Catching up on work-related reading after the long weekend, I found an article on “trigger warnings” on the blog Philanthropy Daily. It opens, “No, this isn’t about a threat to life and limb from guns on campus—thank heavens!” It was posted on Friday, the day before 22-year-old Elliot Rodger took to the streets of Isla Vista, California and shot and killed seven people, including himself, and wounded thirteen others.
It seems a strange irony that the blog article made so blithe a distinction between trigger warnings and actual triggers one day prior to a 22-year-old’s grisly killing spree, which he termed his “day of retribution” for those at UC Santa Barbara and in the town of Isla Vista who he said had shunned him.
Trigger warnings became a new catchphrase this year after Oberlin College changed its policy to include lengthy guidelines for faculty members as to disclaimers they should make before teaching classes with potentially sensitive material. “Trigger warnings” were originally conceived as a consideration for students’ psychological wellbeing, especially those suffering from ailments such as post-traumatic stress disorder. The idea is that, for example, if a movie that will be shown in class depicts war combat, student veterans—and anyone susceptible to being traumatized by film violence—ought to be warned in advance. But as Cathy Young pointed out in Minding the Campus this spring, trigger warnings have taken on a much broader meaning, and are being applied to course material related to racism, gender stereotypes, and potentially offensive points of view (on college campuses today, almost any point of view is offensive to someone). This opens the door both to endless caveats and to a constant fear of not having enough caveats. It puts a faculty member always on the defensive.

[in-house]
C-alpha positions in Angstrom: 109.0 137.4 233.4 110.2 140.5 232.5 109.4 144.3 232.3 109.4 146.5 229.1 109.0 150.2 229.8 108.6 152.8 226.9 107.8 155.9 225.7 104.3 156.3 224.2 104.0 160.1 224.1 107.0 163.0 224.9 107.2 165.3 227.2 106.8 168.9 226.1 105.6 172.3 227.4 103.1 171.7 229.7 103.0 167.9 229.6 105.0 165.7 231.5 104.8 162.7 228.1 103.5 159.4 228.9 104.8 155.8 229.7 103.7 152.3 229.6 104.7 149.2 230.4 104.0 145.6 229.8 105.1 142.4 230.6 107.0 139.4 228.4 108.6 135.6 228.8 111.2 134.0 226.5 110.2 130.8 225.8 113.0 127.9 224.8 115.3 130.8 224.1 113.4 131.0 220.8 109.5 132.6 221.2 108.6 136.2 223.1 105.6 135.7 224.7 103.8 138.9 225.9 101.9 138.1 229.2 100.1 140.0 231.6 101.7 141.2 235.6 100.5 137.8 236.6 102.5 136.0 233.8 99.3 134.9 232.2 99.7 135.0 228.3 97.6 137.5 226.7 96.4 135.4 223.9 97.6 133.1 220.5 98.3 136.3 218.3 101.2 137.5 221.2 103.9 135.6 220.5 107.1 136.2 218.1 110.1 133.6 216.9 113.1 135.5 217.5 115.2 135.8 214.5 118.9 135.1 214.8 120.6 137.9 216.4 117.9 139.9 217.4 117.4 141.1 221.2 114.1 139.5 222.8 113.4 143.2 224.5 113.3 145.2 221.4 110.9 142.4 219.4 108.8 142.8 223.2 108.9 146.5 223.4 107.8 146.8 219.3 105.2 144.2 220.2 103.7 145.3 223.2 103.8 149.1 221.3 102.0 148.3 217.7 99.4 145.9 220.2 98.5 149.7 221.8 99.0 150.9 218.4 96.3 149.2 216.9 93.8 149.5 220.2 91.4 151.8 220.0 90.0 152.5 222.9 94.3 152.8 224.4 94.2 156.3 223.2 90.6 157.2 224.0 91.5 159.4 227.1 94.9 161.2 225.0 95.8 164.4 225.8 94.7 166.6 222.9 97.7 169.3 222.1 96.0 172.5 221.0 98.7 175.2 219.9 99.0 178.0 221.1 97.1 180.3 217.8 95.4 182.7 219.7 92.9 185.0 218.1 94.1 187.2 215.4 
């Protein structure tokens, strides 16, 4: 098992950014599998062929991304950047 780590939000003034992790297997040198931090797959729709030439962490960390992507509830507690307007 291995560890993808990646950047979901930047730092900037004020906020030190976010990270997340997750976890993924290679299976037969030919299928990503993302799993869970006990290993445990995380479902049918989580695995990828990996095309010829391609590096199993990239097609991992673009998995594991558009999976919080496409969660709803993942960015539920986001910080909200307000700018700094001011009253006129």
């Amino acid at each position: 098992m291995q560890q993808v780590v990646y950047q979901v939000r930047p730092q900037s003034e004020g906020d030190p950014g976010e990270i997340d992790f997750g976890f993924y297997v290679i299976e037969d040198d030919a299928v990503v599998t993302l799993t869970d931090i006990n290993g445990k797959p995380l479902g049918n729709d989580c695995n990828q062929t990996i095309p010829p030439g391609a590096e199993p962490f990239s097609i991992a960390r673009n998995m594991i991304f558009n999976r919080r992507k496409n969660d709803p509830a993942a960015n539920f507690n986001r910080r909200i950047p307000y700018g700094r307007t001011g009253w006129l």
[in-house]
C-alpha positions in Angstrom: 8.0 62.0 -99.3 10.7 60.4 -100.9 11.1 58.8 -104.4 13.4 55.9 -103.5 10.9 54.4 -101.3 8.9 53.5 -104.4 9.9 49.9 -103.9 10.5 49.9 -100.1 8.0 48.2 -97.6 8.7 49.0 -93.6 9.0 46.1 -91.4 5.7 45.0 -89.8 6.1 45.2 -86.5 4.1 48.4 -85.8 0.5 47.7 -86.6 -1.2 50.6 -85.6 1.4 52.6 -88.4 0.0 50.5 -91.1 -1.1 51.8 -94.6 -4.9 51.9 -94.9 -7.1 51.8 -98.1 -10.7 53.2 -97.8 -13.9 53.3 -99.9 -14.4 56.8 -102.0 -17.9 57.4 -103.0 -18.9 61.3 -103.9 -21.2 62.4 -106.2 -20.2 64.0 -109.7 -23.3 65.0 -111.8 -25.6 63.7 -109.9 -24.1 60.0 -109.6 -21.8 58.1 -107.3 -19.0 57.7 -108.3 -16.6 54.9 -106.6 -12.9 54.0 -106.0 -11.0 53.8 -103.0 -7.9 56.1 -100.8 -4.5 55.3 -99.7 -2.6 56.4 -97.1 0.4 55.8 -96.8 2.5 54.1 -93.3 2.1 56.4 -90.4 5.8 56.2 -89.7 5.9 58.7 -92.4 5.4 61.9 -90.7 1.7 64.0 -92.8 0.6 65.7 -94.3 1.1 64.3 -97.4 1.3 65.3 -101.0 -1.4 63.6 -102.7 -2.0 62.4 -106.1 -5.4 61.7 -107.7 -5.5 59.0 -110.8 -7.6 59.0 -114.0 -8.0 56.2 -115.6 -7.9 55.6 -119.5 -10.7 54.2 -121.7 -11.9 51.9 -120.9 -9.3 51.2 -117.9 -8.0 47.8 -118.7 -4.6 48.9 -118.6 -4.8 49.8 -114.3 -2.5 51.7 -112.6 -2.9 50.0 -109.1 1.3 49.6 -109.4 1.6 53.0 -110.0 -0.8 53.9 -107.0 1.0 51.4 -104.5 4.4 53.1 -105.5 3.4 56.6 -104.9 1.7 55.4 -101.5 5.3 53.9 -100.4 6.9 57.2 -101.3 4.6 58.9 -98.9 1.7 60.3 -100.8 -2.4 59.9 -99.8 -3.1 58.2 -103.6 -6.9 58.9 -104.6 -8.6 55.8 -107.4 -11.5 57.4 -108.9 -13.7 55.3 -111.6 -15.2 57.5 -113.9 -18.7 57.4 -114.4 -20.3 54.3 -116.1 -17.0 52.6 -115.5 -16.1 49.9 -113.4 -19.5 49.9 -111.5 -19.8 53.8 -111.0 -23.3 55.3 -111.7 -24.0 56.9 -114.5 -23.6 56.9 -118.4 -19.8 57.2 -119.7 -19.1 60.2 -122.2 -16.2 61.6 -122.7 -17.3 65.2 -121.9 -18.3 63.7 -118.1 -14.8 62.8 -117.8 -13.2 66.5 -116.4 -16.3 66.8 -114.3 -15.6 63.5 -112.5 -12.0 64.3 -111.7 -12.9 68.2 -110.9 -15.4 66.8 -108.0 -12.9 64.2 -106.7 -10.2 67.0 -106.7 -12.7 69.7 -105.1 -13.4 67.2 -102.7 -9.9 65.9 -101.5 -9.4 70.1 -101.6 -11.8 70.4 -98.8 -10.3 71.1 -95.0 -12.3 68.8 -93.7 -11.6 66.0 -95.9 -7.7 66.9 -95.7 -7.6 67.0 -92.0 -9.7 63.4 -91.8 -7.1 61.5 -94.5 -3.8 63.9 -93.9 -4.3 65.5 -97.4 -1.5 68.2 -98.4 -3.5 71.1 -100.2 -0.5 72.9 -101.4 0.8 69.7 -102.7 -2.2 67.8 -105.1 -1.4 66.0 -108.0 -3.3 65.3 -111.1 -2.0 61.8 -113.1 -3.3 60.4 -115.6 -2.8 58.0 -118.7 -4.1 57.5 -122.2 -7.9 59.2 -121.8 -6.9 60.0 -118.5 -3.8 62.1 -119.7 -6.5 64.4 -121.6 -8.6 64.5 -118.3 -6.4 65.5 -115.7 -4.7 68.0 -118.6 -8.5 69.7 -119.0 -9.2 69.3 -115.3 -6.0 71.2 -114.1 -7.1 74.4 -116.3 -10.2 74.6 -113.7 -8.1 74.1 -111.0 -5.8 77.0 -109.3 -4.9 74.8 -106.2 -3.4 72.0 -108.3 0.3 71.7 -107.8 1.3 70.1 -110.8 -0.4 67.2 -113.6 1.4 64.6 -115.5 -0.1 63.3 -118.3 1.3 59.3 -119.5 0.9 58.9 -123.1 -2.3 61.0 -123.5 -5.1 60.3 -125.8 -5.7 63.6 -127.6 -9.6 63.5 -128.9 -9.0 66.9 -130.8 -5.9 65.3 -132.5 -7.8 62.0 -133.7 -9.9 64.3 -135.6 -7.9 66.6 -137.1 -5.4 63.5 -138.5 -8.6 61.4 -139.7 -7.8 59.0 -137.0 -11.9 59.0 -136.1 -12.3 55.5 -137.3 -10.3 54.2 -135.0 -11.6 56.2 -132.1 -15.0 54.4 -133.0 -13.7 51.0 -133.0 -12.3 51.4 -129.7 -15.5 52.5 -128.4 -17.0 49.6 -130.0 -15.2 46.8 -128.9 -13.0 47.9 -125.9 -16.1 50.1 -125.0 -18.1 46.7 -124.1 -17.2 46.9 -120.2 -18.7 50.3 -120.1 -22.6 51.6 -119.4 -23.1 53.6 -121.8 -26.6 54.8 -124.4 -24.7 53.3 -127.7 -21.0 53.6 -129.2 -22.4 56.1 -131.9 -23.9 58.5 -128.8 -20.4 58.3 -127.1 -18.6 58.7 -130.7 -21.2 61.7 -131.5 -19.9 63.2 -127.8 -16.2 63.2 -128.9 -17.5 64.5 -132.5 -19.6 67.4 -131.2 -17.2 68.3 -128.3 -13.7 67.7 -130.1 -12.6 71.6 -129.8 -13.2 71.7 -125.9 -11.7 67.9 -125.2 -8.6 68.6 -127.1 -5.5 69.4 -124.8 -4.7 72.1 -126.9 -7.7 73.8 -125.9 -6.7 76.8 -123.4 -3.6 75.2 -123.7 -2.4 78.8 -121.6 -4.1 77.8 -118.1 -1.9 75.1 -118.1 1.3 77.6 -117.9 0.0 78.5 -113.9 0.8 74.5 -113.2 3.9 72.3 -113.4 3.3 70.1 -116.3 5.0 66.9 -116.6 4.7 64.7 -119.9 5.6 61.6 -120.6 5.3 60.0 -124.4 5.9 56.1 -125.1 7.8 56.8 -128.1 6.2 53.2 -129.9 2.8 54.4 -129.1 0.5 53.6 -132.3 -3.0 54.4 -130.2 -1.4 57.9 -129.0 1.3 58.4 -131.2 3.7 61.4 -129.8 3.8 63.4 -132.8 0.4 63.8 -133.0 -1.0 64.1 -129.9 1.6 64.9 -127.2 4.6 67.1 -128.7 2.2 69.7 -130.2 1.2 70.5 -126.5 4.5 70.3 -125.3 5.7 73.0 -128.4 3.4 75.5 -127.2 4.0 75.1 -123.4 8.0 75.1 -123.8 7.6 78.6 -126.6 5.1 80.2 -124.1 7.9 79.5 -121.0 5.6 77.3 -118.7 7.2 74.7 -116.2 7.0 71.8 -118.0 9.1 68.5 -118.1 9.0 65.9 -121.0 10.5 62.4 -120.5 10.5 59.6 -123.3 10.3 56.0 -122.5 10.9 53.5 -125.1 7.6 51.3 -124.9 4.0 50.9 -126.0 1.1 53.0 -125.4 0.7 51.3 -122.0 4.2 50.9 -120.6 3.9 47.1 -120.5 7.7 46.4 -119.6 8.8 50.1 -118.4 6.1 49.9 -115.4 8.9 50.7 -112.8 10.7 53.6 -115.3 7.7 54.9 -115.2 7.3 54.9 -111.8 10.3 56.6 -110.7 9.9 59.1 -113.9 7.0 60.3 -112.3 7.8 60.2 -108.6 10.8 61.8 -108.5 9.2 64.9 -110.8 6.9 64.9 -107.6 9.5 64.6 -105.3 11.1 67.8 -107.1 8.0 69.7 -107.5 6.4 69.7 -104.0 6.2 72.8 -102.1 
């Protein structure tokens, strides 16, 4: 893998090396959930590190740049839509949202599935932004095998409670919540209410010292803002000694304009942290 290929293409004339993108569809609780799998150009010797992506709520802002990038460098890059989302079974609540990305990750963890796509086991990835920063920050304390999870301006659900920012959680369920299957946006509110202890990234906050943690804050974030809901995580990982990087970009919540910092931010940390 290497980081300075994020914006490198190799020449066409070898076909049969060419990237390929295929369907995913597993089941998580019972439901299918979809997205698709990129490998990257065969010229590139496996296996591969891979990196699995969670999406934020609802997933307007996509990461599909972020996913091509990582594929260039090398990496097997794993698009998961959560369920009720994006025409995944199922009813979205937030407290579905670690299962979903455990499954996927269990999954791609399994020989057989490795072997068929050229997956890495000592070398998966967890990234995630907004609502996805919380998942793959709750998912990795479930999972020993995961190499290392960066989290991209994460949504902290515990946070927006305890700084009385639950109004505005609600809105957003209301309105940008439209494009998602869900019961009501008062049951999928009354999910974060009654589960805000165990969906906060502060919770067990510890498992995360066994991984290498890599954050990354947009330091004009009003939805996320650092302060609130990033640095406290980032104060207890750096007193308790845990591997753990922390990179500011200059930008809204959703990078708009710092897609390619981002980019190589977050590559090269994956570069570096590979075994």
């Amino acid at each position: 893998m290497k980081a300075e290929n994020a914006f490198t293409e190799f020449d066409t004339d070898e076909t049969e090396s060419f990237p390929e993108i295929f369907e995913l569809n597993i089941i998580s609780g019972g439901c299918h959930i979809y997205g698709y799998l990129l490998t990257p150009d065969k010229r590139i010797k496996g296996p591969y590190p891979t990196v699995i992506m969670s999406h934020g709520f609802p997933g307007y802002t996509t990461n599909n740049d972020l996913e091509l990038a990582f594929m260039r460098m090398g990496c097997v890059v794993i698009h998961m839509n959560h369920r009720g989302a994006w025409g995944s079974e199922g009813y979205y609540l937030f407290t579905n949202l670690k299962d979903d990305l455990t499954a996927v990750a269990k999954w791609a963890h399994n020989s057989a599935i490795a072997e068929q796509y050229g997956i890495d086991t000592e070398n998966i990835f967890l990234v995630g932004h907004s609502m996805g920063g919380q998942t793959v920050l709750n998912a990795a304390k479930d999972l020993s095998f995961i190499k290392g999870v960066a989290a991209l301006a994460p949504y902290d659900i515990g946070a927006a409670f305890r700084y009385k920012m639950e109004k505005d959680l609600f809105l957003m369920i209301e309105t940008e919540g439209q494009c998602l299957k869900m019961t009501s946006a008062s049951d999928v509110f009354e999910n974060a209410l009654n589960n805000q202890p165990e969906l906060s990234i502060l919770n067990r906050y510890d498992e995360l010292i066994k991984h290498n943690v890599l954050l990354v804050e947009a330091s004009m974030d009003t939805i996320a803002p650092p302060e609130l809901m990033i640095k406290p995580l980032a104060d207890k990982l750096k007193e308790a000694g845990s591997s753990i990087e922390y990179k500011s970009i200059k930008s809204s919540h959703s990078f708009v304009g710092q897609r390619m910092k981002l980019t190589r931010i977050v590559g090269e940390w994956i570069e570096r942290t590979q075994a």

Of the examples provided in Oberlin’s policy, here’s my personal favorite:
If your class is too large to memorize names and pronouns, avoid using gender-specific language whenever possible. For example, if your instinct is to call on “the guy in the purple shirt,” try instead saying, “you, in the purple shirt.”
Oberlin tabled the policy after it proved controversial and faculty members complained that it had been implemented without their input. But the idea continues to resonate in an age of rampant hate crime hoaxes on college campuses. Last month, I met with a group of about 20 Ohio scholars at Ohio State University to talk about patterns in campus reactions to bias incidents. Such reactions – again Oberlin is a prime example – can be so intense that they provide fresh incentives for fake crimes. At a number of colleges, after some incident supposedly motivated by hate, classes are canceled and deans and students go into crisis mode and act out what I call “staged emergencies,” as well as rituals reestablishing core values of tolerance and diversity. These crises can be “triggered” by something as foolish as a person wrapped in a blanket being mistakenly perceived as a Klan member.